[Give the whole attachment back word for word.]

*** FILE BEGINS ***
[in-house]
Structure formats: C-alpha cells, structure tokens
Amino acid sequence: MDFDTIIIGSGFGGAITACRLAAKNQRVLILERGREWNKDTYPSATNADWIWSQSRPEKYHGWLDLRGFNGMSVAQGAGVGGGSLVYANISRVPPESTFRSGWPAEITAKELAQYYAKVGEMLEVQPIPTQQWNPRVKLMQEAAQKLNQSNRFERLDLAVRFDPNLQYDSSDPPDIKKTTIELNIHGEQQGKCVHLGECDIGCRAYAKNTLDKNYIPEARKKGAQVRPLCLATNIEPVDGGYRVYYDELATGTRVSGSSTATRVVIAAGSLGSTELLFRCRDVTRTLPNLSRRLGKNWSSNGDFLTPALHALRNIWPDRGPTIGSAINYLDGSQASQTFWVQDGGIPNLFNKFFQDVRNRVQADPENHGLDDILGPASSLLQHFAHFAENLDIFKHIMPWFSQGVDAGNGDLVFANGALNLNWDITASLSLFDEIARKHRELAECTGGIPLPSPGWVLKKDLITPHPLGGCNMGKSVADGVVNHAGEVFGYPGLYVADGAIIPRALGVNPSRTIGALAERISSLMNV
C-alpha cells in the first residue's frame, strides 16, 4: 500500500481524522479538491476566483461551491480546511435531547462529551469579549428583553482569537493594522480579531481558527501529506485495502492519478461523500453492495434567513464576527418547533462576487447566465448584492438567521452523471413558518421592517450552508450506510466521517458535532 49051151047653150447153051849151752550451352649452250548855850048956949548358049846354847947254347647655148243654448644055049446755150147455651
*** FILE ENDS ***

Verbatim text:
[in-house]
Structure formats: C-alpha cells, structure tokens
Amino acid sequence: MDFDTIIIGSGFGGAITACRLAAKNQRVLILERGREWNKDTYPSATNADWIWSQSRPEKYHGWLDLRGFNGMSVAQGAGVGGGSLVYANISRVPPESTFRSGWPAEITAKELAQYYAKVGEMLEVQPIPTQQWNPRVKLMQEAAQKLNQSNRFERLDLAVRFDPNLQYDSSDPPDIKKTTIELNIHGEQQGKCVHLGECDIGCRAYAKNTLDKNYIPEARKKGAQVRPLCLATNIEPVDGGYRVYYDELATGTRVSGSSTATRVVIAAGSLGSTELLFRCRDVTRTLPNLSRRLGKNWSSNGDFLTPALHALRNIWPDRGPTIGSAINYLDGSQASQTFWVQDGGIPNLFNKFFQDVRNRVQADPENHGLDDILGPASSLLQHFAHFAENLDIFKHIMPWFSQGVDAGNGDLVFANGALNLNWDITASLSLFDEIARKHRELAECTGGIPLPSPGWVLKKDLITPHPLGGCNMGKSVADGVVNHAGEVFGYPGLYVADGAIIPRALGVNPSRTIGALAERISSLMNV
C-alpha cells in the first residue's frame, strides 16, 4: 500500500481524522479538491476566483461551491480546511435531547462529551469579549428583553482569537493594522480579531481558527501529506485495502492519478461523500453492495434567513464576527418547533462576487447566465448584492438567521452523471413558518421592517450552508450506510466521517458535532 49051151047653150447153051849151752550451352649452250548855850048956949548358049846354847947254347647655148243654448644055049446755150147455651